2. If you say, “I am sorry”, immediately followed by, “but”, that’s not an apology. That’s an explanation as to why you’re not apologizing. I know the famous movie line, “Love is to never have to say you’re sorry”, but (there it is!), I believe love to be the exact opposite. If you’re being purposely mean, you need to apologize. If you’re being inconsiderate you need to apologize, if you’re being hurtful, you need to apologize. If you never apologize, could you possibly be all of the above?
3. If you feel the need to express your undying love and eternal faithfulness in the privacy of your Facebook page, that’s not right. I’m not talking about the occasional nice words, here and there. I’m talking about the constant need to post that, you do love him / her. Your “friends might “like” the sugar coated lines you write on your wall everyday. But they will equally “like” the video of you cutting his clothes and hammering his gnome collection. The only persons who need to acknowledge that you love your partner are . . . your partner, and your children.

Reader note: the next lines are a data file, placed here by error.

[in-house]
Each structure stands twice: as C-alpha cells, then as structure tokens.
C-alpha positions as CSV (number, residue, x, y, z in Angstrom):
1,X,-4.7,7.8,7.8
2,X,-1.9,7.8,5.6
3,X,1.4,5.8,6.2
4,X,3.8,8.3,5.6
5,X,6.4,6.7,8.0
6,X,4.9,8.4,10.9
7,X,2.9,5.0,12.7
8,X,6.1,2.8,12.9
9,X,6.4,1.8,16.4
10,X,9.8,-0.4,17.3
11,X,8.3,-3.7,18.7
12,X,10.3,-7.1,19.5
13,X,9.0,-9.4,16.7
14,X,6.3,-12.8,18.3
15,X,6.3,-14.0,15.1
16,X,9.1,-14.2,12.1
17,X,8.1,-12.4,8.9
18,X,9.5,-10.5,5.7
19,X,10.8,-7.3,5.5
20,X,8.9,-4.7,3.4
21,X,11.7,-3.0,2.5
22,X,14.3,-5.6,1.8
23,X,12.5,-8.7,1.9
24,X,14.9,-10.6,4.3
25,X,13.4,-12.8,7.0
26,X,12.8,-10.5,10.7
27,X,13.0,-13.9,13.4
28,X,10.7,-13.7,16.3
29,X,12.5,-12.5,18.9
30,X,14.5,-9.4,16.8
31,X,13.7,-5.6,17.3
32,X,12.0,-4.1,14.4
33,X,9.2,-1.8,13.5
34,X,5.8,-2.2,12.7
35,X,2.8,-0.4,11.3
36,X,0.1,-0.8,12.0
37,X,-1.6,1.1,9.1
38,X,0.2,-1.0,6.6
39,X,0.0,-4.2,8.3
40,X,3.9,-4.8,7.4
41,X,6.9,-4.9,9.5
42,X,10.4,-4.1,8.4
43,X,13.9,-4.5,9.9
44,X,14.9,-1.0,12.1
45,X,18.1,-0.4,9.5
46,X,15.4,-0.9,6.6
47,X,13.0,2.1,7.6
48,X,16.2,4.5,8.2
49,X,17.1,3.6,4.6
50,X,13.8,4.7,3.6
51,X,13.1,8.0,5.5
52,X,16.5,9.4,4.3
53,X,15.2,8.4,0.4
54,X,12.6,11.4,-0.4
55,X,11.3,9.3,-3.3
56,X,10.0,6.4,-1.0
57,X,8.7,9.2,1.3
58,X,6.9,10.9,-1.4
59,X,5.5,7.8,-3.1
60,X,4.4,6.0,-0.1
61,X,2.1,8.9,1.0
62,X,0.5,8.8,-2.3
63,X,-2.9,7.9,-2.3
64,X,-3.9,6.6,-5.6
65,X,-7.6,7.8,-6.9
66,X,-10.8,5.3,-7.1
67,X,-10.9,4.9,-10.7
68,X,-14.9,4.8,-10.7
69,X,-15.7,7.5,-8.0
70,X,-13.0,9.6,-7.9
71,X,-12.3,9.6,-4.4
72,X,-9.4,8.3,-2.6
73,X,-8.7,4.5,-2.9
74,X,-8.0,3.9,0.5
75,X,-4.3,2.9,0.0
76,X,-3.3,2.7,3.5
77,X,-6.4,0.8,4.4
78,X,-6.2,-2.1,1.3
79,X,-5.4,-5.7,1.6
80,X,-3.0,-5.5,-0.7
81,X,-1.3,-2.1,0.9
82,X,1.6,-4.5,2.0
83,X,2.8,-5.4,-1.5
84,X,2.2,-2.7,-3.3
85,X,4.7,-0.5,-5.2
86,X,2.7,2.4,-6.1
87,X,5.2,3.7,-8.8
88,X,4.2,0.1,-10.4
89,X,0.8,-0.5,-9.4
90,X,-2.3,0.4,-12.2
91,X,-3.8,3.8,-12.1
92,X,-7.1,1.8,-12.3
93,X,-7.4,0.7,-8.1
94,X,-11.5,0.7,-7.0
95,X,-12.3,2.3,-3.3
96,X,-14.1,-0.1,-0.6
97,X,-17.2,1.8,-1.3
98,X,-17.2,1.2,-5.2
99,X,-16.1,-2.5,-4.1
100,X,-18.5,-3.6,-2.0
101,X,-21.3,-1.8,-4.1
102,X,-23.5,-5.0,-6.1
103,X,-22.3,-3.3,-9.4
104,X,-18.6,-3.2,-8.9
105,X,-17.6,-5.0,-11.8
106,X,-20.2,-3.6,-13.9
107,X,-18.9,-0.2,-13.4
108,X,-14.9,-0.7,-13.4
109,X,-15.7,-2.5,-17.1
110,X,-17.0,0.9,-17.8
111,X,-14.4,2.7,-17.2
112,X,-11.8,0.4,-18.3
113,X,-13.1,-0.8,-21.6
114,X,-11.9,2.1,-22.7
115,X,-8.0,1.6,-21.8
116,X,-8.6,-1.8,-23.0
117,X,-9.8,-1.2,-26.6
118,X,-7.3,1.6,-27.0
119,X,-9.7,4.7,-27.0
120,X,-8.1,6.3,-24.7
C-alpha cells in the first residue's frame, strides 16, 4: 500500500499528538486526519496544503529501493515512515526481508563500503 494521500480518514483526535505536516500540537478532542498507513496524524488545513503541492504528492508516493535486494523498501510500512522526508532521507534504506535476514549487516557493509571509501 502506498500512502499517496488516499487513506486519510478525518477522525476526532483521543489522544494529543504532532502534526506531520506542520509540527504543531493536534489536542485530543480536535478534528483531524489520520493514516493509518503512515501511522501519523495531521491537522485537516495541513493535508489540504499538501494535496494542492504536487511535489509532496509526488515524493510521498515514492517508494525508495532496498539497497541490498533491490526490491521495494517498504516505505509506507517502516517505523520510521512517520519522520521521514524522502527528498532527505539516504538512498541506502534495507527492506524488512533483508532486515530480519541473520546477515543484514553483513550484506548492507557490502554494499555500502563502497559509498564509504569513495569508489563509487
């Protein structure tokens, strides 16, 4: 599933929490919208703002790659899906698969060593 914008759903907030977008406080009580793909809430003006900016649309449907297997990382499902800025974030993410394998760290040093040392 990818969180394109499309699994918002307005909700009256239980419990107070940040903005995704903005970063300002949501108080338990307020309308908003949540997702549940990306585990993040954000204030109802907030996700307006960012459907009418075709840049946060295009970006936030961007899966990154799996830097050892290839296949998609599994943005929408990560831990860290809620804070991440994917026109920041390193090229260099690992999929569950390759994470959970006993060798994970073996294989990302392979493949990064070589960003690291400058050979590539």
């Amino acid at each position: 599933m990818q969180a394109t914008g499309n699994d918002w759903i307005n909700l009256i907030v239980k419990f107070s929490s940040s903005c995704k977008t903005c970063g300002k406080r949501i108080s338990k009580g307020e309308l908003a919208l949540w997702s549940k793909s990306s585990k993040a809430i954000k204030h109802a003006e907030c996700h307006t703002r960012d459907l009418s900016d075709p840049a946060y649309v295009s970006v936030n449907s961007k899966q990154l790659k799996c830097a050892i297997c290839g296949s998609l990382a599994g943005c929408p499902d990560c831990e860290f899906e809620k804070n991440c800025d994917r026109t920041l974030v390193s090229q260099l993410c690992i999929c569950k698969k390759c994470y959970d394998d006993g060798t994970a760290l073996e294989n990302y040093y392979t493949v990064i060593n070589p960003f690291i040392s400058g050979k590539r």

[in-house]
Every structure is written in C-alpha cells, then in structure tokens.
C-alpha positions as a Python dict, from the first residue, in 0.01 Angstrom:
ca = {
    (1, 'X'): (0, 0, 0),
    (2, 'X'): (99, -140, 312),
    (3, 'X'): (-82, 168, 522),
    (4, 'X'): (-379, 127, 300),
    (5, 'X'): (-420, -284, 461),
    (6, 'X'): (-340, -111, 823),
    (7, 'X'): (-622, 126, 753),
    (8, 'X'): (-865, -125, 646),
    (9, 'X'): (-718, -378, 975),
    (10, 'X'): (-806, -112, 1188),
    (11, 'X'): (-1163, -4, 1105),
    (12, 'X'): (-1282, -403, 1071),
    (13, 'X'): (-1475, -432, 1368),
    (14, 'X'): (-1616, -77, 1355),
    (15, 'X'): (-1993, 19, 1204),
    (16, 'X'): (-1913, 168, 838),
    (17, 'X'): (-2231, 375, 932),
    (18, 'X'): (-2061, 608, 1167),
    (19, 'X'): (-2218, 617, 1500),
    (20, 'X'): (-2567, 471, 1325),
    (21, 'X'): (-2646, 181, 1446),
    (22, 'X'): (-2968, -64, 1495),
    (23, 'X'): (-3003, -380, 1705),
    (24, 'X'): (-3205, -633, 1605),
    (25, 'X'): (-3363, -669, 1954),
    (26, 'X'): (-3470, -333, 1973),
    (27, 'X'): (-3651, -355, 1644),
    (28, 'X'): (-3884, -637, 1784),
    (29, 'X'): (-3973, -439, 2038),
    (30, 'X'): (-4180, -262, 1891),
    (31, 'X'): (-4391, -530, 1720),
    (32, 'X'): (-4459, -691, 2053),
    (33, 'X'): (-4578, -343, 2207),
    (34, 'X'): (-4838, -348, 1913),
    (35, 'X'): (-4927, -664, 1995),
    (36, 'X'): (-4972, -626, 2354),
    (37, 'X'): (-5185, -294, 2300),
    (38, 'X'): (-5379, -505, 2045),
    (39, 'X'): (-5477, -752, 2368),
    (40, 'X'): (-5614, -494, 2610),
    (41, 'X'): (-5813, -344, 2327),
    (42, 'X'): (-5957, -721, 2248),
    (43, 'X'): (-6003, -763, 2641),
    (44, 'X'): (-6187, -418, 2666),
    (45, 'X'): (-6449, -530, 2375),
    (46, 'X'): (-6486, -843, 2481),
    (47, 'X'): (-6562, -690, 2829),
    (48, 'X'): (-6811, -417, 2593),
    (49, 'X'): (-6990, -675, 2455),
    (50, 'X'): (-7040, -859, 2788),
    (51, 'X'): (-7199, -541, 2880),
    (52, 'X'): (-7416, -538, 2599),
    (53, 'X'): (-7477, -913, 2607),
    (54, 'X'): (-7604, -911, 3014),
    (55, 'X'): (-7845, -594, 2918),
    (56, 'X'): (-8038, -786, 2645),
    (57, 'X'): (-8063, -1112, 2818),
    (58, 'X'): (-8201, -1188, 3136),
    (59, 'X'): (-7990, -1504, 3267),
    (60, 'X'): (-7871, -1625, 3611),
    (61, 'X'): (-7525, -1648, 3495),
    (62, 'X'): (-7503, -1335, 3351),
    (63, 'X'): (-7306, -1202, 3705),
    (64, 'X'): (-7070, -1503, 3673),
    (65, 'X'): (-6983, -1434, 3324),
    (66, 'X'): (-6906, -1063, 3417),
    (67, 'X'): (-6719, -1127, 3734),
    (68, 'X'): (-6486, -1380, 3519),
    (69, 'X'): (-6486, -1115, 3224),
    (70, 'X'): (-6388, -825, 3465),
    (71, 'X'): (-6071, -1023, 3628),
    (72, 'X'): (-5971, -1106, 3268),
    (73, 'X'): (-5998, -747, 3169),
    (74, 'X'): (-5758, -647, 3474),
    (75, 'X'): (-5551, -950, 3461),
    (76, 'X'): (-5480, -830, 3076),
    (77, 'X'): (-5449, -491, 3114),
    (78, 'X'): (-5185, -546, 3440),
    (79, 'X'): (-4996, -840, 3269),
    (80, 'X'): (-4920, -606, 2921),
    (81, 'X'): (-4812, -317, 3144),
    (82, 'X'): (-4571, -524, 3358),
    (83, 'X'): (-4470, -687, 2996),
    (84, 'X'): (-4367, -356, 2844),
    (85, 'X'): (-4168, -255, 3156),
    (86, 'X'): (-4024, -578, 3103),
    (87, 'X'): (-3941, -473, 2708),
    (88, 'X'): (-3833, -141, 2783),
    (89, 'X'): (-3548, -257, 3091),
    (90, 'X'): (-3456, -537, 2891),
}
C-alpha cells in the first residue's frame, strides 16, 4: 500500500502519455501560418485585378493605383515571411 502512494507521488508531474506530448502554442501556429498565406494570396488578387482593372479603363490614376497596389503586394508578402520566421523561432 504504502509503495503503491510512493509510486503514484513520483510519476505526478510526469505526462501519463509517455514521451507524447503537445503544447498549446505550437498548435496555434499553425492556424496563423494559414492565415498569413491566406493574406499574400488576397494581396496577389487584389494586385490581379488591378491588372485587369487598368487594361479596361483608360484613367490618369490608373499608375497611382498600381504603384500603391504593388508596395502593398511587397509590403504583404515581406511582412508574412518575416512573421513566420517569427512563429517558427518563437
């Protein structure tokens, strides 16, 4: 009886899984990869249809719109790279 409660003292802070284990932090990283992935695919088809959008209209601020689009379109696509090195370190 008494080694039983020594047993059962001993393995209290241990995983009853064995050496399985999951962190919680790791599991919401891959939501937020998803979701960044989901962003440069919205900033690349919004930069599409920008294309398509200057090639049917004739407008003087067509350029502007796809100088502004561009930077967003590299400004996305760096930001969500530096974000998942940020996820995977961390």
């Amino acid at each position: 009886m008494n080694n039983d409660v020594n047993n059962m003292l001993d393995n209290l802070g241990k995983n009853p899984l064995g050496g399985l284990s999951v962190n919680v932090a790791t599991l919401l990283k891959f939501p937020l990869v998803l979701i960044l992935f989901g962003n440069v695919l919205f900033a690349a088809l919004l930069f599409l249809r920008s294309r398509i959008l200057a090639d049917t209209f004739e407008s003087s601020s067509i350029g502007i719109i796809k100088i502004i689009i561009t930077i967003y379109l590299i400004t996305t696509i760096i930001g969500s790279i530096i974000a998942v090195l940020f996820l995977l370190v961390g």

4. If you think Fifty Shades Of Grey is a romantic story with a little X-rated material, that’s not right. Fifty Shades might be a brilliant piece of work, but I think it’s far from being a fairy tale encounter between prince Charming and young naïve nobody, who get together and live kinkily ever after.
In this book series, I read about a mentally abusive relationship (and possibly physically but what do I know, I don’t have a red room in my house . . . ), I read about a woman who thinks she’s in control when she has surrendered all of it to a guy who owns her, body and soul.
It’s not about mutual love and respect, and the guy is certainly not the man of anyone’s dream – aside from the striking gorgeous looks, the private helicopter / jet / many mansions, and of course, the lady who cooks all his meals. . .